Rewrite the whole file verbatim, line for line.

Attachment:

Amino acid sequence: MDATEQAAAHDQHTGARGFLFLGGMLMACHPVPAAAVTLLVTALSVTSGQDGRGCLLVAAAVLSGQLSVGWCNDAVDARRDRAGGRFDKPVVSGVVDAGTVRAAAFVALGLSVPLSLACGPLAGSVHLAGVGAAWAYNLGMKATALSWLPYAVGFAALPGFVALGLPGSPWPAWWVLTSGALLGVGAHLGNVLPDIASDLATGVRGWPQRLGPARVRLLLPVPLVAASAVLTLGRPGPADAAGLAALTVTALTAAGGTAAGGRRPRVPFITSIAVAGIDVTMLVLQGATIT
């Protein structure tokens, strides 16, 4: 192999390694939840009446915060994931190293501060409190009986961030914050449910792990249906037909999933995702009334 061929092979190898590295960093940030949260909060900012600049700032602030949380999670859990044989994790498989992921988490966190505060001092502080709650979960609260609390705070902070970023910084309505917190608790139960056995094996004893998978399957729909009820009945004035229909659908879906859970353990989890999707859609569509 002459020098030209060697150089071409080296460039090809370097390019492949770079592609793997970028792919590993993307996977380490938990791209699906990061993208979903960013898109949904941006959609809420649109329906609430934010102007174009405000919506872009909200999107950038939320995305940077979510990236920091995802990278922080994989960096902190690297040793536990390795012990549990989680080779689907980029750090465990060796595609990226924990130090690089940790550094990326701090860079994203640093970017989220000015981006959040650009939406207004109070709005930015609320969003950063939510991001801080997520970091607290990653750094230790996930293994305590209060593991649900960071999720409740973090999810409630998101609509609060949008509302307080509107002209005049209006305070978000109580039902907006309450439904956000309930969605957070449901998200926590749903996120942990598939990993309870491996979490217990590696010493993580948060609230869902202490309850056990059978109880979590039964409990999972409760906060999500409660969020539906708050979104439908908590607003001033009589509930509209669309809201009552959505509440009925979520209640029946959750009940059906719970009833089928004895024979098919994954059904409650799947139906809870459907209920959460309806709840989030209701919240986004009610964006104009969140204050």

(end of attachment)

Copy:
Amino acid sequence: MDATEQAAAHDQHTGARGFLFLGGMLMACHPVPAAAVTLLVTALSVTSGQDGRGCLLVAAAVLSGQLSVGWCNDAVDARRDRAGGRFDKPVVSGVVDAGTVRAAAFVALGLSVPLSLACGPLAGSVHLAGVGAAWAYNLGMKATALSWLPYAVGFAALPGFVALGLPGSPWPAWWVLTSGALLGVGAHLGNVLPDIASDLATGVRGWPQRLGPARVRLLLPVPLVAASAVLTLGRPGPADAAGLAALTVTALTAAGGTAAGGRRPRVPFITSIAVAGIDVTMLVLQGATIT
């Protein structure tokens, strides 16, 4: 192999390694939840009446915060994931190293501060409190009986961030914050449910792990249906037909999933995702009334 061929092979190898590295960093940030949260909060900012600049700032602030949380999670859990044989994790498989992921988490966190505060001092502080709650979960609260609390705070902070970023910084309505917190608790139960056995094996004893998978399957729909009820009945004035229909659908879906859970353990989890999707859609569509 002459020098030209060697150089071409080296460039090809370097390019492949770079592609793997970028792919590993993307996977380490938990791209699906990061993208979903960013898109949904941006959609809420649109329906609430934010102007174009405000919506872009909200999107950038939320995305940077979510990236920091995802990278922080994989960096902190690297040793536990390795012990549990989680080779689907980029750090465990060796595609990226924990130090690089940790550094990326701090860079994203640093970017989220000015981006959040650009939406207004109070709005930015609320969003950063939510991001801080997520970091607290990653750094230790996930293994305590209060593991649900960071999720409740973090999810409630998101609509609060949008509302307080509107002209005049209006305070978000109580039902907006309450439904956000309930969605957070449901998200926590749903996120942990598939990993309870491996979490217990590696010493993580948060609230869902202490309850056990059978109880979590039964409990999972409760906060999500409660969020539906708050979104439908908590607003001033009589509930509209669309809201009552959505509440009925979520209640029946959750009940059906719970009833089928004895024979098919994954059904409650799947139906809870459907209920959460309806709840989030209701919240986004009610964006104009969140204050």